Until the 1960s, the notion of “culture” in social science and art history almost exclusively meant the culture of the Global West, more precisely the canonised noble artworks produced by distinguished individuals, or “geniuses” such as Mozart in music or Goethe in literature. The every-day culture of common people started to gain scholarly notice following the post-WWII era when cultural activities falling outside the sacred realm of “high art” started to be considered as engines of social change and political resistance. The module offers a multidisciplinary perspective on the various meaningful ways (sub)cultural practices both reflect and actively shape social and political processes. The geographical and thematic diversity serves the purpose of identifying key structural issues that operate and give a social meaning to these practices in various social contexts such as the hippie movement, British working class cultures, state-socialist underground scenes and post-colonial musical movements. The class discussions and the module’s sessions are structured according to three main pillars: theoretical concepts, case studies and the collective interpretation of the carefully selected audio-visual materials linked to the given topic of each session. The overall aim of this module made up of four thematic parts is to equip students with the interdisciplinary theoretical tools and methodological sensibility to critically engage with identity-, class-, place and race-based aspects of cultural resistance.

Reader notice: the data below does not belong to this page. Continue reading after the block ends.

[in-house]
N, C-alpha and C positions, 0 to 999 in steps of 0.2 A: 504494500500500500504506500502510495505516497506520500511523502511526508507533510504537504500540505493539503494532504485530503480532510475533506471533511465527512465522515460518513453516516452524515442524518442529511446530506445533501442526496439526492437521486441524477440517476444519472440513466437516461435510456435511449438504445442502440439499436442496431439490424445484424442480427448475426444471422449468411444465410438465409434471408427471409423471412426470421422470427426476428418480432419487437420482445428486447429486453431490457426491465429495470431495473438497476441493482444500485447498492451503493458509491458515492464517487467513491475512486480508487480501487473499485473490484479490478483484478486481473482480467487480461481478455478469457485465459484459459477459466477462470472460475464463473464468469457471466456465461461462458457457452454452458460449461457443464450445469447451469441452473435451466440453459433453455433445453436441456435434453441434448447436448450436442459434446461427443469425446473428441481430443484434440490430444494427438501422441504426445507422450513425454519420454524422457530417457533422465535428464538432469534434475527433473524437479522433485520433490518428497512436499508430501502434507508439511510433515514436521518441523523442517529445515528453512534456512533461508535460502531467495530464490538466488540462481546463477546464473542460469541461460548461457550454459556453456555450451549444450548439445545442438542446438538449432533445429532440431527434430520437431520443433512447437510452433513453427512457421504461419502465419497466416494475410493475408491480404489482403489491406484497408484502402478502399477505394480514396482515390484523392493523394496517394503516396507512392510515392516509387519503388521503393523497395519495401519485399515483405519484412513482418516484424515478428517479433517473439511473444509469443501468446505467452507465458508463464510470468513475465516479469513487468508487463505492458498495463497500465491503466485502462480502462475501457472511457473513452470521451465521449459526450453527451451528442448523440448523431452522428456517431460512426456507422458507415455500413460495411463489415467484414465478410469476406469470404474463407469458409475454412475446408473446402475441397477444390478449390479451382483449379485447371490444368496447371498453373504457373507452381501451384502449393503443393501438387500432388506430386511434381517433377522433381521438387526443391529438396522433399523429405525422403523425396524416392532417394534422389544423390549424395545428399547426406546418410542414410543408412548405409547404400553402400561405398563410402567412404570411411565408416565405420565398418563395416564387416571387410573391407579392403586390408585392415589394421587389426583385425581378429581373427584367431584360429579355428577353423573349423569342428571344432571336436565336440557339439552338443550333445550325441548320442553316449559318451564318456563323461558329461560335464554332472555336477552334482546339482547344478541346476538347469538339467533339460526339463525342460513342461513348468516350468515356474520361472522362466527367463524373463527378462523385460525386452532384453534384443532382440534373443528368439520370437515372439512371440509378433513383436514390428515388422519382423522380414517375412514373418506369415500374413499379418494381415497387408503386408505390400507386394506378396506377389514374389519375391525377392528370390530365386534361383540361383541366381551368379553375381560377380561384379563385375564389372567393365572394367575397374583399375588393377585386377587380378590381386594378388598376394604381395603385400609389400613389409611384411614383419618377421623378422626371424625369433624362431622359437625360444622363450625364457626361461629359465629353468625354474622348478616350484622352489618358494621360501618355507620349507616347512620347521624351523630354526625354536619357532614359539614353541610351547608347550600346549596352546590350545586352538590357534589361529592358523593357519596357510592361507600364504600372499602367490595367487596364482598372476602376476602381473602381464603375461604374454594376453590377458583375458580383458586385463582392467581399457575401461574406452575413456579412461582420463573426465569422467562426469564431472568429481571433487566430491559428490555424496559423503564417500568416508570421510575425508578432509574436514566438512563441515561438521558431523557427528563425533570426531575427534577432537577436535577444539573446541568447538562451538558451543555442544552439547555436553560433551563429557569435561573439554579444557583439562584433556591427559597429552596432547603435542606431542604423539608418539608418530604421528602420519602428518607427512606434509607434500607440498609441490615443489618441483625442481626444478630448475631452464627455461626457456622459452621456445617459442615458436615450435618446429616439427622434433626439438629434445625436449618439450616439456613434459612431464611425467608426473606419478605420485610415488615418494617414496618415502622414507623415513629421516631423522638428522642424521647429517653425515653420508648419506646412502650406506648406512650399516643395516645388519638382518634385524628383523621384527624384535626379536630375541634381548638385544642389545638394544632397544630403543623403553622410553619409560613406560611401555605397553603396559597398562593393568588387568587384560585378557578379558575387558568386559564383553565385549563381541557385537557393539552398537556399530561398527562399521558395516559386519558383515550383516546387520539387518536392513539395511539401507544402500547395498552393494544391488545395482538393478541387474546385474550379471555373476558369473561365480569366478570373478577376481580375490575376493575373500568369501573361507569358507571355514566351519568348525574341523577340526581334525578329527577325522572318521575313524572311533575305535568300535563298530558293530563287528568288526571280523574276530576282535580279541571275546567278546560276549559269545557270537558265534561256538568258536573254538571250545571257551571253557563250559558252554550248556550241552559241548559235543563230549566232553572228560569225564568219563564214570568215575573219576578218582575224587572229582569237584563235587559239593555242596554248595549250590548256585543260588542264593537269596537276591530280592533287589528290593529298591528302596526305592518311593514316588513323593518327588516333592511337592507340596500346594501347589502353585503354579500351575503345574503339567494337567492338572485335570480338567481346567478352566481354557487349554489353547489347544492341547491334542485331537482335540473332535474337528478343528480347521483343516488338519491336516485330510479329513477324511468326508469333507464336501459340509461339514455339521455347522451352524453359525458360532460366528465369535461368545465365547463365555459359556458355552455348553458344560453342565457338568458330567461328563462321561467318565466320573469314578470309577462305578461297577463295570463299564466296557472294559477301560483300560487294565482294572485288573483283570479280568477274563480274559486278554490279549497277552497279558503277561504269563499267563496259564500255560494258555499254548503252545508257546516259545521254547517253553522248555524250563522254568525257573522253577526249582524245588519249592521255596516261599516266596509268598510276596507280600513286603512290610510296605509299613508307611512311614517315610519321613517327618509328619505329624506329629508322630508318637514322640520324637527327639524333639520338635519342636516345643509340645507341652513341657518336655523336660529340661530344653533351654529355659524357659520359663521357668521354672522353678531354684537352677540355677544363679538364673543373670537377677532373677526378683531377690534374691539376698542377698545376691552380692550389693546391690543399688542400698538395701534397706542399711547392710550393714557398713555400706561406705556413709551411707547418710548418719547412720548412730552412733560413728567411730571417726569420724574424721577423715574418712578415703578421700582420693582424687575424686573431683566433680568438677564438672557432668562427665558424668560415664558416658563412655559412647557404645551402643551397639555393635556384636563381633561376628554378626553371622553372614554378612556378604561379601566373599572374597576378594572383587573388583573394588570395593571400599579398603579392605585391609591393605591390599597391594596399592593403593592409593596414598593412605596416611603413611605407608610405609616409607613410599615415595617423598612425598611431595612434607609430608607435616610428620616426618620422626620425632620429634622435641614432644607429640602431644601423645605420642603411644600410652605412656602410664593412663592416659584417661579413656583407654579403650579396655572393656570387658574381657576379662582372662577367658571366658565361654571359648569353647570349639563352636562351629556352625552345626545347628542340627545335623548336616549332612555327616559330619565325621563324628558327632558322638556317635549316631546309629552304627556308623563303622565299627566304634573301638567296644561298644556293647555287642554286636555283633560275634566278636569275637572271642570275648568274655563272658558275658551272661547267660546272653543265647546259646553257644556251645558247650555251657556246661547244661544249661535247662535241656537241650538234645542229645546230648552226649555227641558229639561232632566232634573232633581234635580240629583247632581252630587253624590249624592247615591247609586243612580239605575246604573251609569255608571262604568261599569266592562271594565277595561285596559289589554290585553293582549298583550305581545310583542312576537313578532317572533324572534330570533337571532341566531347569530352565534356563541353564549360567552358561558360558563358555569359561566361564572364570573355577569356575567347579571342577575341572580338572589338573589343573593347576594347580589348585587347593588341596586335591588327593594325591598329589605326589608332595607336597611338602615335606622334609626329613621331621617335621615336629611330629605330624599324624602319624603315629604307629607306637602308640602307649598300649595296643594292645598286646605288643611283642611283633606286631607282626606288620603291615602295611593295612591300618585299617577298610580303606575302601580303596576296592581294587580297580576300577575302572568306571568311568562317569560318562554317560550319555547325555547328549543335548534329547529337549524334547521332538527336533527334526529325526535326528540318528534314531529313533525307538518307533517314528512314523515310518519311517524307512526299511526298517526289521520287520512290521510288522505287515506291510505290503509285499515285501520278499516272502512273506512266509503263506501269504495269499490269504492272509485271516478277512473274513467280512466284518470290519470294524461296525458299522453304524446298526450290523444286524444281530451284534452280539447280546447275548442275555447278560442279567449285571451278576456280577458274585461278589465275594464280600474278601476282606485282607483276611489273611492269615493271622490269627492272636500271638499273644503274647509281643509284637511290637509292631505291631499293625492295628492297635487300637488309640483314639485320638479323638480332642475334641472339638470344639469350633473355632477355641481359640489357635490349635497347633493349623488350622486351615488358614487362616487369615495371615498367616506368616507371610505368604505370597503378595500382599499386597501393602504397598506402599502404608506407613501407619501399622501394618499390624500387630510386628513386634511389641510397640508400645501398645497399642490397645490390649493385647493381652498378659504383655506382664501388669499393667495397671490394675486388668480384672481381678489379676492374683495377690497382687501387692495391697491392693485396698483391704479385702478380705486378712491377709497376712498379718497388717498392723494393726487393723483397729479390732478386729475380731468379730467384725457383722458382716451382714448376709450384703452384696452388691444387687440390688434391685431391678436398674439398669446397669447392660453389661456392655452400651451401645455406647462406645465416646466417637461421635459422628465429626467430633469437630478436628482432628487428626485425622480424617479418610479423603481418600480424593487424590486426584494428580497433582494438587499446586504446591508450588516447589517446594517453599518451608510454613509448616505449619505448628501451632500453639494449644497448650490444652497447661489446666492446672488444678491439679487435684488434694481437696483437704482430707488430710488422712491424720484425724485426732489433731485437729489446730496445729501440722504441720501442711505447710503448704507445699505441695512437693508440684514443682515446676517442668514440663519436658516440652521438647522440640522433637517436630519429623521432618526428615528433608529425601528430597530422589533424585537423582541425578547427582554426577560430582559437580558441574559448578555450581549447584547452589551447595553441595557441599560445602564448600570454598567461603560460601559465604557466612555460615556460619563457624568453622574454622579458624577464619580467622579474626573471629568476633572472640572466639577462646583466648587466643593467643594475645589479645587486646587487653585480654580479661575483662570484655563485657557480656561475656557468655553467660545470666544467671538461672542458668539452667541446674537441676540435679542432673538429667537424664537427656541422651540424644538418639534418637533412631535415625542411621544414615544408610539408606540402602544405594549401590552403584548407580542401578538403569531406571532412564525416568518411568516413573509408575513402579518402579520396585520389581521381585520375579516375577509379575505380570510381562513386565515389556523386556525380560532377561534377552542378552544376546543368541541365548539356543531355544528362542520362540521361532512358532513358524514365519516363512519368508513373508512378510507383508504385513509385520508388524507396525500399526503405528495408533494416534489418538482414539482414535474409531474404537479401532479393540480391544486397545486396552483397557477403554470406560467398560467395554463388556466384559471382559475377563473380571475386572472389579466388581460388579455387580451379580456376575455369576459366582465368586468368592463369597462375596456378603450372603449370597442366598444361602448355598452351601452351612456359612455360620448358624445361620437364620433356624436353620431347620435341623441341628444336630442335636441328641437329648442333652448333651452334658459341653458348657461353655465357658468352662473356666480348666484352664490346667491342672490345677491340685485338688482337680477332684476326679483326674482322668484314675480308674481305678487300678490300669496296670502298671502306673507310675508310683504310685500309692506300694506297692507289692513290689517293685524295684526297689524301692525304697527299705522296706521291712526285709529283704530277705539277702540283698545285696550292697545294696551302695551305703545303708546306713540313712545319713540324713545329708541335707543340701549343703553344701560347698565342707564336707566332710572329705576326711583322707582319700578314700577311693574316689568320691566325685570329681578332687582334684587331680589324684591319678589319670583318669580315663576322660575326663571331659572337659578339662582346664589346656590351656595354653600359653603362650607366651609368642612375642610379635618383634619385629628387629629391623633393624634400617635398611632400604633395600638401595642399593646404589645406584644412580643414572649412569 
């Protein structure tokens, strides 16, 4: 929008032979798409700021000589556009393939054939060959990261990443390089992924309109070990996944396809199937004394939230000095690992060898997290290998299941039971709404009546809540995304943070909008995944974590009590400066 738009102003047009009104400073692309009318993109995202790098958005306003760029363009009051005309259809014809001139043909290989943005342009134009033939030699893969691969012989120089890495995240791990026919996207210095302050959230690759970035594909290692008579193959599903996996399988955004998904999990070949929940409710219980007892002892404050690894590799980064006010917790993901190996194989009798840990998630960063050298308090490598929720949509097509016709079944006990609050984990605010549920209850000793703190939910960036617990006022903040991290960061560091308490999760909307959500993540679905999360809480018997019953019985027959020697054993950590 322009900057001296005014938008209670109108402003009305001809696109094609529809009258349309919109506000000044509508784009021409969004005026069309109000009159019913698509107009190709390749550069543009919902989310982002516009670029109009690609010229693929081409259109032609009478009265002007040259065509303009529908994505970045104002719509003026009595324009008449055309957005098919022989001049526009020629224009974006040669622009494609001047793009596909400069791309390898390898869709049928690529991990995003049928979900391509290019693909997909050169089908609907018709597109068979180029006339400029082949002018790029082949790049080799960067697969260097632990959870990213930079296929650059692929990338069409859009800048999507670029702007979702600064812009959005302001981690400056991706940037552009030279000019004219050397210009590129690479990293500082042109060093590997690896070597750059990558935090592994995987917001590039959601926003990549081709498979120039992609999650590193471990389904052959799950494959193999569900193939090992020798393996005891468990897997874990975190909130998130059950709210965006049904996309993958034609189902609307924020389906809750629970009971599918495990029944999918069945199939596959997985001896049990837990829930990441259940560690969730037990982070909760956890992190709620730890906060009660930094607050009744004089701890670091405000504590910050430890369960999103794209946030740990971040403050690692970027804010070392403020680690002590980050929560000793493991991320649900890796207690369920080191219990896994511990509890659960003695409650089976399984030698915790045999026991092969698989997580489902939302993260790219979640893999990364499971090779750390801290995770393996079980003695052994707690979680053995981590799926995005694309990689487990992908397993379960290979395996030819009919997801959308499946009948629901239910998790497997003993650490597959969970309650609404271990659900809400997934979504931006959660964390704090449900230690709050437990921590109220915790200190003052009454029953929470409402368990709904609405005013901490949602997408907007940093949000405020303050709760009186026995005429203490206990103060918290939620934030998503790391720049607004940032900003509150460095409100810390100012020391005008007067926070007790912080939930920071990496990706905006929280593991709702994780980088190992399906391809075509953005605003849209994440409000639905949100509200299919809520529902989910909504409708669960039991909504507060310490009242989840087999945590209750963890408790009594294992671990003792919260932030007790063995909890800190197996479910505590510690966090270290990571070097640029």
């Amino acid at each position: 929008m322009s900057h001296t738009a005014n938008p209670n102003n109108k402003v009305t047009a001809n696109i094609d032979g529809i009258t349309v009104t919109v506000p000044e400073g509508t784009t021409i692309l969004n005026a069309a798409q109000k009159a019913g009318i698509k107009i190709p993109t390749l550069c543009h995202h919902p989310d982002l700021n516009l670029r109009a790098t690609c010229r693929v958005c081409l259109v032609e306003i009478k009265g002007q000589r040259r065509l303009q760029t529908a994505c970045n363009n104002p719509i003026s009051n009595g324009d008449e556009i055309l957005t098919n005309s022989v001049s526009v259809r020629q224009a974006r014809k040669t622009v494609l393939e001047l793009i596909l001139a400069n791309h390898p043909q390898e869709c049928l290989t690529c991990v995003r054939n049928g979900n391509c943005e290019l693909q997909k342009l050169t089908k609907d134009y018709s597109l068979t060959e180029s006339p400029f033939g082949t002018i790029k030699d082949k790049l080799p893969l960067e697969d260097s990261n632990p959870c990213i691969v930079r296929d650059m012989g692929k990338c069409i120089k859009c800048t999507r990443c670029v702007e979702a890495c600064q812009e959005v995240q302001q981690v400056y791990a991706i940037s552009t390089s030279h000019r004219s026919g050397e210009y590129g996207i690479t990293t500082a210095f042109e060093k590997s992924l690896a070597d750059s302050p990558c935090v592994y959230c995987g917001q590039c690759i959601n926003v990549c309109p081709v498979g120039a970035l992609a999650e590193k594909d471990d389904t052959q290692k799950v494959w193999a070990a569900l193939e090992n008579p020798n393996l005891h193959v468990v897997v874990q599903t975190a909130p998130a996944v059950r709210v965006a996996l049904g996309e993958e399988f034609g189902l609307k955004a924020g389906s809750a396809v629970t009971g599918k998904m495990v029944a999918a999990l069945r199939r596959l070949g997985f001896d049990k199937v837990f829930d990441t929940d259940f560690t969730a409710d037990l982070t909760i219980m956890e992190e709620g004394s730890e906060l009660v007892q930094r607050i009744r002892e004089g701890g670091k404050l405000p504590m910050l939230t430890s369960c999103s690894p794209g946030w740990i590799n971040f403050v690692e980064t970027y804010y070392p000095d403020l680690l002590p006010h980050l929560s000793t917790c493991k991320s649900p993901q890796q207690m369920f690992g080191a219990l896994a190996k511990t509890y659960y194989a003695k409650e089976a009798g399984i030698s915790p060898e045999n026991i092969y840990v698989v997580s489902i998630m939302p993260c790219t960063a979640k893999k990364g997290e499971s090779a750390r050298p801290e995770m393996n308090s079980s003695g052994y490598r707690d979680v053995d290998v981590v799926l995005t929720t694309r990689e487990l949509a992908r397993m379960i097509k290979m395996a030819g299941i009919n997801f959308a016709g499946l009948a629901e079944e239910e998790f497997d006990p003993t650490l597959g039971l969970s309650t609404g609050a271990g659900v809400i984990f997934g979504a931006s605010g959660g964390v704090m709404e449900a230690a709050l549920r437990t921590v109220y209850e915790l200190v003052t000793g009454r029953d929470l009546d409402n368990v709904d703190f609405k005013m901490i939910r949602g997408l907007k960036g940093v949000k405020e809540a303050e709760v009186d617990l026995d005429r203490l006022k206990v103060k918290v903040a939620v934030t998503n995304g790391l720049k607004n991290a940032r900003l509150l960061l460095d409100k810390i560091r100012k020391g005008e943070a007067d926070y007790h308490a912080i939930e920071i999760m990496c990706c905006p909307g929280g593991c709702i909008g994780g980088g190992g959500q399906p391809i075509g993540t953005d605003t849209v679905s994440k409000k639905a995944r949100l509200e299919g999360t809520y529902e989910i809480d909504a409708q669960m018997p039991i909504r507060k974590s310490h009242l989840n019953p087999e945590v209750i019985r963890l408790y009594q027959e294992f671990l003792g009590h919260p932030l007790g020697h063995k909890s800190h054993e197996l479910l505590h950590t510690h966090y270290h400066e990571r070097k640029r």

Module Leader:Ádám Kornél Havas
Division:Arts and Humanities